Important Lessons You Can Learn From Horse Shows (Even if You Don't Place)

With horse show season beginning, you will likely, at some point or another, come home from a show without placing. And while it might seem like you lost out in that situation and didn’t have a successful horse show, there’s still a lot you can learn from the show. Here’s what you should think about.

Asses Those Who Did Place

Take a look at the horses and riders who placed above you in the class. Consider the differences between their ride and yours. What are their strengths, and how do they compare to your strengths? If a friend has recorded the class, reviewing the video later on once you are back home can be a great way to understand the differences between your ride and the top-placing rides. Once you understand those differences, you can then think about how to improve your performance.

A quick note: When a class calls for judging that may be subjective (as in, a hunter round is judged according to preferences, whereas a jumper round is judged on fences cleared and time), a judge’s individual preferences may become strongly evident. If you suspect that preferences are the reason that you did not place, then reviewing the class can still be productive, but don’t try to rebuild your riding to suit a single judge’s preferred style. There will be other shows and you will ride under other judges, probably with different results.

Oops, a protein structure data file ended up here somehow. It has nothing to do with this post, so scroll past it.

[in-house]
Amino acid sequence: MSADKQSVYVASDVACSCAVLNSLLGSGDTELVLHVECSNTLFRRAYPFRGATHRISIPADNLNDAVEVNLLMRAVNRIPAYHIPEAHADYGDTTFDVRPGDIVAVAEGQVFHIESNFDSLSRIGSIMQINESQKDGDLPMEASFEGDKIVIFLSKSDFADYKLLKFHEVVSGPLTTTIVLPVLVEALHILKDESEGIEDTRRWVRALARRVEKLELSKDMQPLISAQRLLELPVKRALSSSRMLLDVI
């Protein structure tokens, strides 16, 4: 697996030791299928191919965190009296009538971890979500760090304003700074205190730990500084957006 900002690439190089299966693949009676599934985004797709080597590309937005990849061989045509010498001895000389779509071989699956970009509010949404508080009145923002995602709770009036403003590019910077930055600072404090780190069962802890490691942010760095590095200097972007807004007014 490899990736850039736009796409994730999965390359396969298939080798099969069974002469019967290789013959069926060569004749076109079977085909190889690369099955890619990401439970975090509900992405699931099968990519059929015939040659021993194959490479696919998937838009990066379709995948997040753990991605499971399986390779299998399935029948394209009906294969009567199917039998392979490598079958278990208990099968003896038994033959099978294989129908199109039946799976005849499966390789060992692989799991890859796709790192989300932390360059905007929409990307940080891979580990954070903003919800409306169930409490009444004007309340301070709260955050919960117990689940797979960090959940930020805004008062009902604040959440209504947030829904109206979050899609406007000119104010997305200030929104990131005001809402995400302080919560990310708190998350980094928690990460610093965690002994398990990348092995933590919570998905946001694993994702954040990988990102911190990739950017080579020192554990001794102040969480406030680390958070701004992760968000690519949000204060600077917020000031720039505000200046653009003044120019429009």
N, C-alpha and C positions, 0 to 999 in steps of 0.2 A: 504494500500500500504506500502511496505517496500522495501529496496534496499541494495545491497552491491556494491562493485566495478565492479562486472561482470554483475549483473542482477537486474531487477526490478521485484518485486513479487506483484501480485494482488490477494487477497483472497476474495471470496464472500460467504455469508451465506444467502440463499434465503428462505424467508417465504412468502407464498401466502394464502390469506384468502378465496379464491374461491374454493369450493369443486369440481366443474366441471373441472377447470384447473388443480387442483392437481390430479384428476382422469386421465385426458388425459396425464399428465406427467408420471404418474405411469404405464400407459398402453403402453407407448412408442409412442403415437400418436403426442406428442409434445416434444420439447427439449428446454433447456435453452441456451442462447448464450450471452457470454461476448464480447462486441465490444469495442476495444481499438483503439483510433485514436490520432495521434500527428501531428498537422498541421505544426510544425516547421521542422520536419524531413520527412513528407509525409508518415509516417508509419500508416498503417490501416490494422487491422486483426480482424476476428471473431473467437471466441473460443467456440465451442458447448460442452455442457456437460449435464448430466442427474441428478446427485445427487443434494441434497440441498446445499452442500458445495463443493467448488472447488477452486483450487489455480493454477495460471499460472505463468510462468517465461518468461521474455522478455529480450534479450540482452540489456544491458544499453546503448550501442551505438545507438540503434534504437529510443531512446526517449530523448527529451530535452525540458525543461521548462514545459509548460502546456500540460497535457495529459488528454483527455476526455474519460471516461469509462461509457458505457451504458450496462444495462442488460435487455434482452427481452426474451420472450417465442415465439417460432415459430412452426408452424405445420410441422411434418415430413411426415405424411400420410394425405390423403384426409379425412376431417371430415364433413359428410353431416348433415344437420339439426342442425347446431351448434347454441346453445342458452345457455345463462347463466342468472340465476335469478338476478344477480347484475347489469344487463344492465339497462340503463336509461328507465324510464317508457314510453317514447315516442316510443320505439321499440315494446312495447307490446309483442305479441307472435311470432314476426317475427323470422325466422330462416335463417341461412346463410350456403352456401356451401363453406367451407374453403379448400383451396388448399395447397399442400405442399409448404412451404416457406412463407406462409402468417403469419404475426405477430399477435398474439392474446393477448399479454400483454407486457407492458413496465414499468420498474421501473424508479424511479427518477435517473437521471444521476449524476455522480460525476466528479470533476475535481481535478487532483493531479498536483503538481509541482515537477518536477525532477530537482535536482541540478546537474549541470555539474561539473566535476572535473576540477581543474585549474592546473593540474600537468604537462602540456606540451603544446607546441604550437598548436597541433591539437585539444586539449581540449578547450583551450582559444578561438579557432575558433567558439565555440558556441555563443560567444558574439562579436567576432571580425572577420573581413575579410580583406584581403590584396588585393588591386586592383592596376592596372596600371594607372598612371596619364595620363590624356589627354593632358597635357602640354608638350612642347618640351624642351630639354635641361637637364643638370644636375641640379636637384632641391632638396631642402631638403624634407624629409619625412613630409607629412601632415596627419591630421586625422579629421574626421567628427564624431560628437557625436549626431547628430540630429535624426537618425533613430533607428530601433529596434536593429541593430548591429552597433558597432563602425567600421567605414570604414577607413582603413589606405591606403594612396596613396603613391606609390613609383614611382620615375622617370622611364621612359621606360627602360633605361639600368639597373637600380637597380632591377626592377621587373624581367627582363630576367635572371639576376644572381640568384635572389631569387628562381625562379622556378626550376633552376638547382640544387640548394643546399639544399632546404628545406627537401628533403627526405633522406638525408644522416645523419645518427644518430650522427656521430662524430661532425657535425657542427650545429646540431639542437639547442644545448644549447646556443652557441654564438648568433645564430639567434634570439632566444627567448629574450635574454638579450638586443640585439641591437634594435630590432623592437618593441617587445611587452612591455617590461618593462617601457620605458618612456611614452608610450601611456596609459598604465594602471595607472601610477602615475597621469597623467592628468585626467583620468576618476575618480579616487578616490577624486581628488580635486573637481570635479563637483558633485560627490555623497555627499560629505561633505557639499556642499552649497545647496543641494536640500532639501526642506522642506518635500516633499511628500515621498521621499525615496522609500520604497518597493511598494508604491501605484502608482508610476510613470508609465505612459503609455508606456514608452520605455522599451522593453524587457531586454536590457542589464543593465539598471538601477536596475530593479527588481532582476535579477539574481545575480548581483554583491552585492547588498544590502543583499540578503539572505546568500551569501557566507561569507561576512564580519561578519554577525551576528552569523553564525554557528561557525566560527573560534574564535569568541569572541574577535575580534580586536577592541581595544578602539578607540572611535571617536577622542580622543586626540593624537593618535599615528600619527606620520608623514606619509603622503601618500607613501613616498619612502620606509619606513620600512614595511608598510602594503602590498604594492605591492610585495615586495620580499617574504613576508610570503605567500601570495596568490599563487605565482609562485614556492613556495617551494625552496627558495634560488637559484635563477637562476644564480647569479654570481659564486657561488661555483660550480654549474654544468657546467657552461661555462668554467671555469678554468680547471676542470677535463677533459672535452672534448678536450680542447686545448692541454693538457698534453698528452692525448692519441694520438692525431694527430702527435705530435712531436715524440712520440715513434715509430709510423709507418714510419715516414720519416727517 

Think About What May Have Gone Wrong

You might know exactly what went wrong in the show or class, but sometimes talking with your trainer afterwards can identify additional areas for improvement. Once you have identified what went wrong, it is important to change your focus to how you can improve and fix those issues for future shows. Problems that reveal themselves in the show ring should become a part of your regular training so that you can fix them and improve as a rider.

Talk With the Judge

Depending on the show that you’re attending, talking with the judge after the results are announced might be a possibility. Talking with the judge can be eye-opening, since it can reveal things the judge saw that you’re not aware of.

If you opt to approach a judge, do so during a time when you are no longer emotional about your placing. Try to approach the judge during a time when he or she has a few moments to talk; don’t try to speak with them while they are in the ring or while others are exiting the ring after your lineup. When you talk with the judge, ask if they would be willing to share their thoughts on your ride so that you may improve; do not approach the conversation as if you are questioning the judge’s decision.

While a show that you don’t place in may feel unproductive, it can actually be more productive for your riding than a show in which you and your horse come home as champions. What have you learned from these less-than-ideal shows?

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